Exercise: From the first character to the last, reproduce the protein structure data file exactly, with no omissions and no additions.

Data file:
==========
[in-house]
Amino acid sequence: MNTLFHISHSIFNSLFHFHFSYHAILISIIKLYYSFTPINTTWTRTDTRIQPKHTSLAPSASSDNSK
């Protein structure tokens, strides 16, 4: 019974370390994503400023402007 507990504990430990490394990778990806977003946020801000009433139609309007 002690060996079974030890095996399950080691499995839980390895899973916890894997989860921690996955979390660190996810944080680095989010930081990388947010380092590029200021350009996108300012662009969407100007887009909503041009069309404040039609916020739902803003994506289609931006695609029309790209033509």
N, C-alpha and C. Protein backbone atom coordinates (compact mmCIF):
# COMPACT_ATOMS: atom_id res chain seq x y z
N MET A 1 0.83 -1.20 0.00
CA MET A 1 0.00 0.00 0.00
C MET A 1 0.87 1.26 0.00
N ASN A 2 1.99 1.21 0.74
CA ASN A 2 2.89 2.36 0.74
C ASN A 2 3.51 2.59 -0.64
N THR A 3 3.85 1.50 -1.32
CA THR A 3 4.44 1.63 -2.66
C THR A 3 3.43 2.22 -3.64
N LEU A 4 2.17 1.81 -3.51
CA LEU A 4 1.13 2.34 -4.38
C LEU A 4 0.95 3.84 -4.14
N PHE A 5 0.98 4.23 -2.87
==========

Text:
[in-house]
Amino acid sequence: MNTLFHISHSIFNSLFHFHFSYHAILISIIKLYYSFTPINTTWTRTDTRIQPKHTSLAPSASSDNSK
């Protein structure tokens, strides 16, 4: 019974370390994503400023402007 507990504990430990490394990778990806977003946020801000009433139609309007 002690060996079974030890095996399950080691499995839980390895899973916890894997989860921690996955979390660190996810944080680095989010930081990388947010380092590029200021350009996108300012662009969407100007887009909503041009069309404040039609916020739902803003994506289609931006695609029309790209033509």
N, C-alpha and C. Protein backbone atom coordinates (compact mmCIF):
# COMPACT_ATOMS: atom_id res chain seq x y z
N MET A 1 0.83 -1.20 0.00
CA MET A 1 0.00 0.00 0.00
C MET A 1 0.87 1.26 0.00
N ASN A 2 1.99 1.21 0.74
CA ASN A 2 2.89 2.36 0.74
C ASN A 2 3.51 2.59 -0.64
N THR A 3 3.85 1.50 -1.32
CA THR A 3 4.44 1.63 -2.66
C THR A 3 3.43 2.22 -3.64
N LEU A 4 2.17 1.81 -3.51
CA LEU A 4 1.13 2.34 -4.38
C LEU A 4 0.95 3.84 -4.14
N PHE A 5 0.98 4.23 -2.87